The civil rights Act of 1964 prohibits sexual harassment to individuals at workplaces in
their private or public institutions. The question is, what is sexual harassment? Sexual
harassment is unwelcome conduct by one to another that interferes with the other person's
performance and creates an intimidating, abusive, or hostile environment. Behaviors like
conditional promotions or favors account for sexual harassment in the workplace if there is
evidence. The burden of proof lies with the plaintive if it is a tort; otherwise, it lies with the state
if it is a criminal offense. Quid pro quo is when the harassment is coming from a superior person,
but in this case, the harassment is from a hostile environment point of view (Hawkins, 2020).
According to this case study, it is true that the employee was sexually harassed. But the
harassment is coming from a third party that is a client; it is a hostile environment type of
harassment. The laws of sexual harassment in an institution like the hotel apply when it is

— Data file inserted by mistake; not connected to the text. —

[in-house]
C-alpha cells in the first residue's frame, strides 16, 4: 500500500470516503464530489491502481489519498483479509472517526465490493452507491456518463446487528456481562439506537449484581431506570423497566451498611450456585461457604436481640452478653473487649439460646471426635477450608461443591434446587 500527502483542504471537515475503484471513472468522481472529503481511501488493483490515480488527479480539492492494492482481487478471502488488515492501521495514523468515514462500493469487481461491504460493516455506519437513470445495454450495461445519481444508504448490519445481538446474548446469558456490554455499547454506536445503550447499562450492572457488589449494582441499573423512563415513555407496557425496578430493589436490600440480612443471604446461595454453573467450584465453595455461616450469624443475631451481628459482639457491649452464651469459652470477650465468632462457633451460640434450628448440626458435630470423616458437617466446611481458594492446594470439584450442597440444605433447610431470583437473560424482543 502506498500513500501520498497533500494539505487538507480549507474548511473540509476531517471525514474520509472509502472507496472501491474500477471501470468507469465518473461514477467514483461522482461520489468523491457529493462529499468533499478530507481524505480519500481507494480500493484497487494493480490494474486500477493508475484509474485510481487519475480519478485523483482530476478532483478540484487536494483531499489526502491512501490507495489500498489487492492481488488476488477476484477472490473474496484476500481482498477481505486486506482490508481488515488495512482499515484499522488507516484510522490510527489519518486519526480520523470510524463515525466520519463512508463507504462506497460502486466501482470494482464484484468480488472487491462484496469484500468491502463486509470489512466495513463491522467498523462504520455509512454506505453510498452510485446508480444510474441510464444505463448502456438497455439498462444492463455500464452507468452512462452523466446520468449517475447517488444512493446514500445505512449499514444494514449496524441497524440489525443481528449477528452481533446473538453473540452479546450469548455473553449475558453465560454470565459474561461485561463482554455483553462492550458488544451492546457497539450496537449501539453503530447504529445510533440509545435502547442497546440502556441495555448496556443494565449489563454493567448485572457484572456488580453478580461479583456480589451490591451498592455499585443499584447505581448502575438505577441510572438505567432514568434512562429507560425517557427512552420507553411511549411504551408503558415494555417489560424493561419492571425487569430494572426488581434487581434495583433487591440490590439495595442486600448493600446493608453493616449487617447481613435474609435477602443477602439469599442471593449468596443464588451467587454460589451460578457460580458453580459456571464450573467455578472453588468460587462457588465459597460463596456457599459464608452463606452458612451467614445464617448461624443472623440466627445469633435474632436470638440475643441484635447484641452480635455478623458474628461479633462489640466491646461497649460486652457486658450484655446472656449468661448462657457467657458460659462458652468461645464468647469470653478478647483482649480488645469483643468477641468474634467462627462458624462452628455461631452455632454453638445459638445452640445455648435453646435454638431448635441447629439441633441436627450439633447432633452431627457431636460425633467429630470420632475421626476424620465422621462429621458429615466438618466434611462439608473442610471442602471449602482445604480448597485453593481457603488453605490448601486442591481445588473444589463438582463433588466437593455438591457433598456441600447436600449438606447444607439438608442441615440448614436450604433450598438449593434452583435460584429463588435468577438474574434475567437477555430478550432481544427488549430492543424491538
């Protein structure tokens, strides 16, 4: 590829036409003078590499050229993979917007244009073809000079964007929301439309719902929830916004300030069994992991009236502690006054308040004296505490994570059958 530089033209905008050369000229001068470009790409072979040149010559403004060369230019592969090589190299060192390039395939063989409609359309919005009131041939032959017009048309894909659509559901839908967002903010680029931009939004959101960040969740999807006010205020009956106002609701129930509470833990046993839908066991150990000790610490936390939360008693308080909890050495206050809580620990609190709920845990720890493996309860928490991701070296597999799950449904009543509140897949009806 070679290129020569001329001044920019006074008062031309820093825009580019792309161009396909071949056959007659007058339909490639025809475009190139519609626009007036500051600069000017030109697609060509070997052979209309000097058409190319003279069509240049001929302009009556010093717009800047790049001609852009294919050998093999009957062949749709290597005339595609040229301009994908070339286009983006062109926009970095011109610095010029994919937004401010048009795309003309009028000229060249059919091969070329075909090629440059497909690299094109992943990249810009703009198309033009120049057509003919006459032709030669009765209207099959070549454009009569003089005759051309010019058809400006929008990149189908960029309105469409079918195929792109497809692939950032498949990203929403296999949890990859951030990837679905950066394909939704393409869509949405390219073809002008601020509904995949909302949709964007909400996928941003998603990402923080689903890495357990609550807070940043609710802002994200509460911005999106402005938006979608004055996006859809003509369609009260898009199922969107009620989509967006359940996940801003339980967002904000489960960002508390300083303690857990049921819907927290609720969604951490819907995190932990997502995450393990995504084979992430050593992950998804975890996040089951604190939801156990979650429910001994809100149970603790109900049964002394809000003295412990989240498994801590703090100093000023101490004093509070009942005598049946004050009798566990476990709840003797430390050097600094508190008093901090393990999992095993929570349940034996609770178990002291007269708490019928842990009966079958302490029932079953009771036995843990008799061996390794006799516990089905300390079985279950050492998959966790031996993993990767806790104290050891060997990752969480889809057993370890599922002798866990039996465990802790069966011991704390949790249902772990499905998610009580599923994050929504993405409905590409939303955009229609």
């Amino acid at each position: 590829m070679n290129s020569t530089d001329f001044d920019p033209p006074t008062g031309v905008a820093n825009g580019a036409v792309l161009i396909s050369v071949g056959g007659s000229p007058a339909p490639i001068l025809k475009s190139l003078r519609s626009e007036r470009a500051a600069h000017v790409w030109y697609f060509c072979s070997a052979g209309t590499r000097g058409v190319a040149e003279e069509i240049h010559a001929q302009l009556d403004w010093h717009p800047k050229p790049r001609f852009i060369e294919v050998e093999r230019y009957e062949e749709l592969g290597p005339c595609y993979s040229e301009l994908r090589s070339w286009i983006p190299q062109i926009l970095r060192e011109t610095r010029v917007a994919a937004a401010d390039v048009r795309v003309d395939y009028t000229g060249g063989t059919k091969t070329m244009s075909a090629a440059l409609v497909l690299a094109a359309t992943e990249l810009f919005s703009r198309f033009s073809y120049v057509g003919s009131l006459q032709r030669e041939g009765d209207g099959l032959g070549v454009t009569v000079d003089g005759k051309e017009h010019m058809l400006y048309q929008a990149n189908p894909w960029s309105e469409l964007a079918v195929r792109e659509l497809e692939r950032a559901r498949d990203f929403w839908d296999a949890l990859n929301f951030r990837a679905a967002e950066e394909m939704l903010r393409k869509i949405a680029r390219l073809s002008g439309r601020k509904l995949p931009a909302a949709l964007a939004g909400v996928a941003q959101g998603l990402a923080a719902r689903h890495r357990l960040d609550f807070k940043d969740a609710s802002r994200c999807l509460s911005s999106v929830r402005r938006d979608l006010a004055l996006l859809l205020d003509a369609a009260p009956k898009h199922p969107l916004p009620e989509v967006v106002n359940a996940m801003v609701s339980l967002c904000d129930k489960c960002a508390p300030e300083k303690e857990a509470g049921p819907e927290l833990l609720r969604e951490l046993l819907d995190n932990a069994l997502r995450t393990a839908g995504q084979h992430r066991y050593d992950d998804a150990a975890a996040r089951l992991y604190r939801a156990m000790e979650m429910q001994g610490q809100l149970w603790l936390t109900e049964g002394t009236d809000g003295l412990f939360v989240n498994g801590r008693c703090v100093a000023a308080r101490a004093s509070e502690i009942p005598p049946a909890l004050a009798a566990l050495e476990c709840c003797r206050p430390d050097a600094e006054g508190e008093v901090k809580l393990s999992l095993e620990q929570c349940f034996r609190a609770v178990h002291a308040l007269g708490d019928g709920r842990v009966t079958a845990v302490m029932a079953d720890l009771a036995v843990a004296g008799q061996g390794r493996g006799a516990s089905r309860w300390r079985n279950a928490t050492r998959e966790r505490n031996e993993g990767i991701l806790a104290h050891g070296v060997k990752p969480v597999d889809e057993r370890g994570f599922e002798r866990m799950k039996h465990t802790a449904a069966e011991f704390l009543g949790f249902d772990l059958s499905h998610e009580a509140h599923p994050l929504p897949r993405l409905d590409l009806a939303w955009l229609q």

between employees or an employee and the employer. The management of the hotel is left in a
challenging position. The employee telling the manger is a good thing, and the boss is now liable
for any future abuse occurrence. The tough question is, what will she do to stop it and still retain
the customer who is a frequent visitor to the hotel. The manager's easiest option will be to
assume that nothing happened and continue with business as usual.
If the institution receives sexual harassment allegations, as they did in this case, or it has
enough reason to believe that someone is sexually harassed in their institution, then the
institution is in a position to address the issue and put an end to it or take necessary action
against the perpetrators. The law allows the institution to take relevant action to stop sexual
harassment even if the individual being harassed does not want to file a complaint. Sexual
harassment is supposed to be reported to the Office of Civil Rights; supervisors witnessing such
CASE STUDY ON SEXUAL HARASSMENT 3
abuses should report, and failing to report can lead to disciplinary actions against the witnesses
(Abrams, 2019). Myma, the waitress, placed her boss in a difficult position by reporting the
incident to her. Yes, the law protects her at both the federal level and under this policy. Still, she